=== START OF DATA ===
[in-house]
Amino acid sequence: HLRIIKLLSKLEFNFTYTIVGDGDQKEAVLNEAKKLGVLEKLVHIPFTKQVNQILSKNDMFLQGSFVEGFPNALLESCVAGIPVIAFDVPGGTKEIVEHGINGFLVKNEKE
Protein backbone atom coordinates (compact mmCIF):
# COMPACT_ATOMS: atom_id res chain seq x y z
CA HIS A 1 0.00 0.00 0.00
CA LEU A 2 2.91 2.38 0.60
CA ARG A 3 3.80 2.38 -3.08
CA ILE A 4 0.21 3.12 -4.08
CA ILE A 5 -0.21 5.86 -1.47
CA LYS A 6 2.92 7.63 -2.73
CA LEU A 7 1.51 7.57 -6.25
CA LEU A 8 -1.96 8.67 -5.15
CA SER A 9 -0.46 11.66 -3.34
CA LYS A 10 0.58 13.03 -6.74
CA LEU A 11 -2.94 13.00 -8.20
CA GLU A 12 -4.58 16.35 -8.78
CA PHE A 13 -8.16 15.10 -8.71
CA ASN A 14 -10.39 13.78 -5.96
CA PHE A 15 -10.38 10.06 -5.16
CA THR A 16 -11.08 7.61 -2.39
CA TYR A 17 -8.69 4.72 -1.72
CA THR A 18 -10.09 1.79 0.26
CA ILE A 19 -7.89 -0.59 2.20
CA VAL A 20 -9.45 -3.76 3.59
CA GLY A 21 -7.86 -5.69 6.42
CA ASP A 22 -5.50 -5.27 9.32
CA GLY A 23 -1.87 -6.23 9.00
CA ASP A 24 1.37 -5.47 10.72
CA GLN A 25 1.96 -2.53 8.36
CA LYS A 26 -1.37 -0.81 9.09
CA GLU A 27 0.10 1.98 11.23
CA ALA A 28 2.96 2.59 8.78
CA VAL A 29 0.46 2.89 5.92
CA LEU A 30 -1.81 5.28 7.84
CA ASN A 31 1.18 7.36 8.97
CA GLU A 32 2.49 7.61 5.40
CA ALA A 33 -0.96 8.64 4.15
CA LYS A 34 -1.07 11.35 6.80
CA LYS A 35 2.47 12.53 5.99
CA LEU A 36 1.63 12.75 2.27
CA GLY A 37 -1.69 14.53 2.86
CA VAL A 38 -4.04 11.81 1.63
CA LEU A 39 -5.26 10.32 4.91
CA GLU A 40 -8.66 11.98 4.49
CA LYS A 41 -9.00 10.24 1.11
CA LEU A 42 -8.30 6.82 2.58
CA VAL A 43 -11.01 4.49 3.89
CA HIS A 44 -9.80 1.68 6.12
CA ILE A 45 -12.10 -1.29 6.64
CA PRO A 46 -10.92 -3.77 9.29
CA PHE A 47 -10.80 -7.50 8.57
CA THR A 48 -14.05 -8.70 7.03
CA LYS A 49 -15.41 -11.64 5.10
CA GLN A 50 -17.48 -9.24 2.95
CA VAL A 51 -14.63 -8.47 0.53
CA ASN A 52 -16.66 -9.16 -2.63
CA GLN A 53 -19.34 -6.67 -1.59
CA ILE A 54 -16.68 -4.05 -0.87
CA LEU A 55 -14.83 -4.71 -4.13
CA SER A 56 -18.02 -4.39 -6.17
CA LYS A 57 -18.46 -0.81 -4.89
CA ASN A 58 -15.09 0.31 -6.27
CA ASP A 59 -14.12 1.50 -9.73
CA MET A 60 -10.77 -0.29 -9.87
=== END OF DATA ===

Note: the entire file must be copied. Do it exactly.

[in-house]
Amino acid sequence: HLRIIKLLSKLEFNFTYTIVGDGDQKEAVLNEAKKLGVLEKLVHIPFTKQVNQILSKNDMFLQGSFVEGFPNALLESCVAGIPVIAFDVPGGTKEIVEHGINGFLVKNEKE
Protein backbone atom coordinates (compact mmCIF):
# COMPACT_ATOMS: atom_id res chain seq x y z
CA HIS A 1 0.00 0.00 0.00
CA LEU A 2 2.91 2.38 0.60
CA ARG A 3 3.80 2.38 -3.08
CA ILE A 4 0.21 3.12 -4.08
CA ILE A 5 -0.21 5.86 -1.47
CA LYS A 6 2.92 7.63 -2.73
CA LEU A 7 1.51 7.57 -6.25
CA LEU A 8 -1.96 8.67 -5.15
CA SER A 9 -0.46 11.66 -3.34
CA LYS A 10 0.58 13.03 -6.74
CA LEU A 11 -2.94 13.00 -8.20
CA GLU A 12 -4.58 16.35 -8.78
CA PHE A 13 -8.16 15.10 -8.71
CA ASN A 14 -10.39 13.78 -5.96
CA PHE A 15 -10.38 10.06 -5.16
CA THR A 16 -11.08 7.61 -2.39
CA TYR A 17 -8.69 4.72 -1.72
CA THR A 18 -10.09 1.79 0.26
CA ILE A 19 -7.89 -0.59 2.20
CA VAL A 20 -9.45 -3.76 3.59
CA GLY A 21 -7.86 -5.69 6.42
CA ASP A 22 -5.50 -5.27 9.32
CA GLY A 23 -1.87 -6.23 9.00
CA ASP A 24 1.37 -5.47 10.72
CA GLN A 25 1.96 -2.53 8.36
CA LYS A 26 -1.37 -0.81 9.09
CA GLU A 27 0.10 1.98 11.23
CA ALA A 28 2.96 2.59 8.78
CA VAL A 29 0.46 2.89 5.92
CA LEU A 30 -1.81 5.28 7.84
CA ASN A 31 1.18 7.36 8.97
CA GLU A 32 2.49 7.61 5.40
CA ALA A 33 -0.96 8.64 4.15
CA LYS A 34 -1.07 11.35 6.80
CA LYS A 35 2.47 12.53 5.99
CA LEU A 36 1.63 12.75 2.27
CA GLY A 37 -1.69 14.53 2.86
CA VAL A 38 -4.04 11.81 1.63
CA LEU A 39 -5.26 10.32 4.91
CA GLU A 40 -8.66 11.98 4.49
CA LYS A 41 -9.00 10.24 1.11
CA LEU A 42 -8.30 6.82 2.58
CA VAL A 43 -11.01 4.49 3.89
CA HIS A 44 -9.80 1.68 6.12
CA ILE A 45 -12.10 -1.29 6.64
CA PRO A 46 -10.92 -3.77 9.29
CA PHE A 47 -10.80 -7.50 8.57
CA THR A 48 -14.05 -8.70 7.03
CA LYS A 49 -15.41 -11.64 5.10
CA GLN A 50 -17.48 -9.24 2.95
CA VAL A 51 -14.63 -8.47 0.53
CA ASN A 52 -16.66 -9.16 -2.63
CA GLN A 53 -19.34 -6.67 -1.59
CA ILE A 54 -16.68 -4.05 -0.87
CA LEU A 55 -14.83 -4.71 -4.13
CA SER A 56 -18.02 -4.39 -6.17
CA LYS A 57 -18.46 -0.81 -4.89
CA ASN A 58 -15.09 0.31 -6.27
CA ASP A 59 -14.12 1.50 -9.73
CA MET A 60 -10.77 -0.29 -9.87